Drawn to the High Country
At a dinner party in Colorado Springs, the host asks if we are ocean people or mountain people. “Do we have to choose?” one guest responds.
It’s easy for me to answer. I love visiting the ocean, even lived in Miami for a year, but hands down I’m a mountain person with hiking trail dust in my blood. Why do a craggy mountain peak at sunrise, a ski run of untracked powder and a quiet trout stream fill me with happiness? What is it about the mountains that make me feel at home?
“Mountains have long been viewed as places of beauty and faith, challenge and discovery,” begins the introduction to a new book I received called Mountains: Mapping the Earth’s Extremes. The words articulate some of the reasons I’m drawn to the high country with its rugged beauty, physical challenges and the potential for discovery and adventure.
Of course, I share this love of peaks with our readers and the homeowners who invite us into their amazing aeries. In the January/February 2017 issue, homeowners in Montana’s Yellowstone Club and Colorado’s towns of Aspen and Vail share their reasons for being drawn to the mountains—from the quite spaces ideal for gathering family together to the rugged skiing, biking and hiking terrain that fuels an active lifestyle.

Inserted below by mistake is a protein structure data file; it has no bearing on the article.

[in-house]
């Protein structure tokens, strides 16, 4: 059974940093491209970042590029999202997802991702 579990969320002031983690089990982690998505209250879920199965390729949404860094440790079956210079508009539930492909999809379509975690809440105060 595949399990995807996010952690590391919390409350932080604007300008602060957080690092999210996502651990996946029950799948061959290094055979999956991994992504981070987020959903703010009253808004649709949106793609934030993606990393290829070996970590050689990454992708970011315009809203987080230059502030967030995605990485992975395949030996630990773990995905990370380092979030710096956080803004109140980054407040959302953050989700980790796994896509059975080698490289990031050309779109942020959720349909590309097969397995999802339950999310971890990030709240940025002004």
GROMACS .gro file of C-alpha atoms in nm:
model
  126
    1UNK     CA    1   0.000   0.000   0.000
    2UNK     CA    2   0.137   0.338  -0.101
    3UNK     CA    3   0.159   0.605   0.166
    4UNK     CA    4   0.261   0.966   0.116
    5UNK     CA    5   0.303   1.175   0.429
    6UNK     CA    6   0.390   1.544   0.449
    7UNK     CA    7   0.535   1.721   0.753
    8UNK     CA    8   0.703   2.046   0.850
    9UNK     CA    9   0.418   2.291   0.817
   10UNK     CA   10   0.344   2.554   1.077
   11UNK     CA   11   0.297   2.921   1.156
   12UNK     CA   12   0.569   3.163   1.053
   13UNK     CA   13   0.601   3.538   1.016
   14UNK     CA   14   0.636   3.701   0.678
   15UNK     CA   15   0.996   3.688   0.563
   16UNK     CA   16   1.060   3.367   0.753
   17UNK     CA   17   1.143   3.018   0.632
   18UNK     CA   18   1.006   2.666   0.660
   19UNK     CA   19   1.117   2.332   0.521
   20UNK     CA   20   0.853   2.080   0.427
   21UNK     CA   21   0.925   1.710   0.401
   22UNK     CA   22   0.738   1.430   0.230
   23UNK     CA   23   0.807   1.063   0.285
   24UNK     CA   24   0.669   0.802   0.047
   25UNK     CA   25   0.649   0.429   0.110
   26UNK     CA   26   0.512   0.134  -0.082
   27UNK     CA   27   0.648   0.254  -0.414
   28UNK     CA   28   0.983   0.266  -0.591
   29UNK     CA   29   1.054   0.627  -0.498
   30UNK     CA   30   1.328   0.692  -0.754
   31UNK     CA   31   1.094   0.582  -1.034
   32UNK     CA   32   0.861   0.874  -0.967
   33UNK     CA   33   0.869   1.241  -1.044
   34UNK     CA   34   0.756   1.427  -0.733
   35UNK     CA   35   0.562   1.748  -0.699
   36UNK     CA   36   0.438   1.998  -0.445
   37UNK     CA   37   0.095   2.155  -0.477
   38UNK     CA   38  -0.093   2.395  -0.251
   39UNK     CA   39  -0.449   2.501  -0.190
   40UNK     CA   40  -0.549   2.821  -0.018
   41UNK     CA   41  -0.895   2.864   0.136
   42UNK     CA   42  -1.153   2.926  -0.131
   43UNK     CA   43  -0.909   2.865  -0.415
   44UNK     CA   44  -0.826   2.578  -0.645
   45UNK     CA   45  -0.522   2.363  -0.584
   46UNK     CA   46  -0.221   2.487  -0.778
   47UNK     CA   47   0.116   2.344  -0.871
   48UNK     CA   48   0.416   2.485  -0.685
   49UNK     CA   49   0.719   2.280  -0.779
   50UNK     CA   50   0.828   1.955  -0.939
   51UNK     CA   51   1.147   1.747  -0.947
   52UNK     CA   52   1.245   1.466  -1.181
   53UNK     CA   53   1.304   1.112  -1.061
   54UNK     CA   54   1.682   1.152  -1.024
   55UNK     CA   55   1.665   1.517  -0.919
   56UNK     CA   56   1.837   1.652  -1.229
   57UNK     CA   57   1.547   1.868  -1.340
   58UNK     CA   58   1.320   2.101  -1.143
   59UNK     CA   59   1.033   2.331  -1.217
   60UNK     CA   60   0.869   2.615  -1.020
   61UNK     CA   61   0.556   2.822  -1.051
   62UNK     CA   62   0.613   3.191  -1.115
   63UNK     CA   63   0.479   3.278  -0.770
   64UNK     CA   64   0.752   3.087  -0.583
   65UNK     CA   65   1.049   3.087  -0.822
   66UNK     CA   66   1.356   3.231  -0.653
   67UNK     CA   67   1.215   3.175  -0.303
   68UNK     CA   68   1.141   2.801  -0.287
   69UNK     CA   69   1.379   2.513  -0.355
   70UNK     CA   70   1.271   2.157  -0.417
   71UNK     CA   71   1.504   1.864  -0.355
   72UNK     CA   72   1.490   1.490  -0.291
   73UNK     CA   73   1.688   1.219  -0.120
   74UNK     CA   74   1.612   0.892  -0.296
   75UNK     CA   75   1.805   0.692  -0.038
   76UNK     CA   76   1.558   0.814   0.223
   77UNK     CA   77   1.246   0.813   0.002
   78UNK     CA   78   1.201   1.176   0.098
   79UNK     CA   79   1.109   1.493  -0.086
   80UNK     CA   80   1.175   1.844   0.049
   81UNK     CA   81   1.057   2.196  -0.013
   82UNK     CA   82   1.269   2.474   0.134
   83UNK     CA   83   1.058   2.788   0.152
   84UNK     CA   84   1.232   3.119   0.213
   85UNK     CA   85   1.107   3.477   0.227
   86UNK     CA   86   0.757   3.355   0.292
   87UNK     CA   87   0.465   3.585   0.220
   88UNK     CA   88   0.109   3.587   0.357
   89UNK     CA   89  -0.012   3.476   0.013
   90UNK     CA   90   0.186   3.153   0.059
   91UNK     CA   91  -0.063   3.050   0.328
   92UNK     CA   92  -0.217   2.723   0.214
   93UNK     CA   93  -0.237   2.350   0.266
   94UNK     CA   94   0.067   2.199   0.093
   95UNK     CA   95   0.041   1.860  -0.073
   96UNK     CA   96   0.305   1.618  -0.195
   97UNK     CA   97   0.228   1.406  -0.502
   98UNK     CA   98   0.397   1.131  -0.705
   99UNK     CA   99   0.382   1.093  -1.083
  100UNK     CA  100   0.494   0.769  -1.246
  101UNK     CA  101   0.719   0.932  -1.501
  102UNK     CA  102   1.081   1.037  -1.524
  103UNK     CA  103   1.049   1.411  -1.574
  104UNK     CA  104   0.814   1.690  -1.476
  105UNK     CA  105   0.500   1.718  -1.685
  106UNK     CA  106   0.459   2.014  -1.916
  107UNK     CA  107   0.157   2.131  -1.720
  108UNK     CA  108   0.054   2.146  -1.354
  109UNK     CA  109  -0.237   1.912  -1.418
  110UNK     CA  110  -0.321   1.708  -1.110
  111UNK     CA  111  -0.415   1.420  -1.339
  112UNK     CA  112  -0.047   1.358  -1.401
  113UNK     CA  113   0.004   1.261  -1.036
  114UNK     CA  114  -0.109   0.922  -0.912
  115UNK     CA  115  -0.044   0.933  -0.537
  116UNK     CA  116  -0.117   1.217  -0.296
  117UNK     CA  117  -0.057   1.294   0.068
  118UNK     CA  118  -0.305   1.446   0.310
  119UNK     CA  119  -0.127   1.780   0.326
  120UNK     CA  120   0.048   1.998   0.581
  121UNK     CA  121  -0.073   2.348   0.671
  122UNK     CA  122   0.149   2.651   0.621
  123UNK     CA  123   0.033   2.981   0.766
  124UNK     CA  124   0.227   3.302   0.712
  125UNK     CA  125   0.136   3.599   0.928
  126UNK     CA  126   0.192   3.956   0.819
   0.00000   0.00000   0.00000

Also in that issue, we debut the new version of the ML List, organized geographically to make it easy to locate the top designers and architects in your backyard. One architect I talked with about the list, in business more than 30 years, recalled his early days of taking all jobs that came his way as he worked to make a name for himself, weathering a couple of recessions and finally seeing his hard work pay off. He likened it to climbing a mountain—and now being able to see the view.
MOUNTAINS: Mapping the Earth’s Extremes
by Stefan Dech, Reinhold Messner, Nils Sparwasser and the German Aerospace Center (Thames & Hudson, 2016) features 13 of the world’s most magnificent mountains in an
entirely new way. Using high-resolution satellite data, scientists have created a series of 3D maps of mountain landscapes. The breathtaking results provide virtual landscapes from
previously impossible viewpoints.
Denali from the northeast. On the right of the image is the Denali Pass. This is where the Harper Glacier begins. Below the massif is the Thayer Basin. DLR © 2016 Thames & Hudson Ltd, London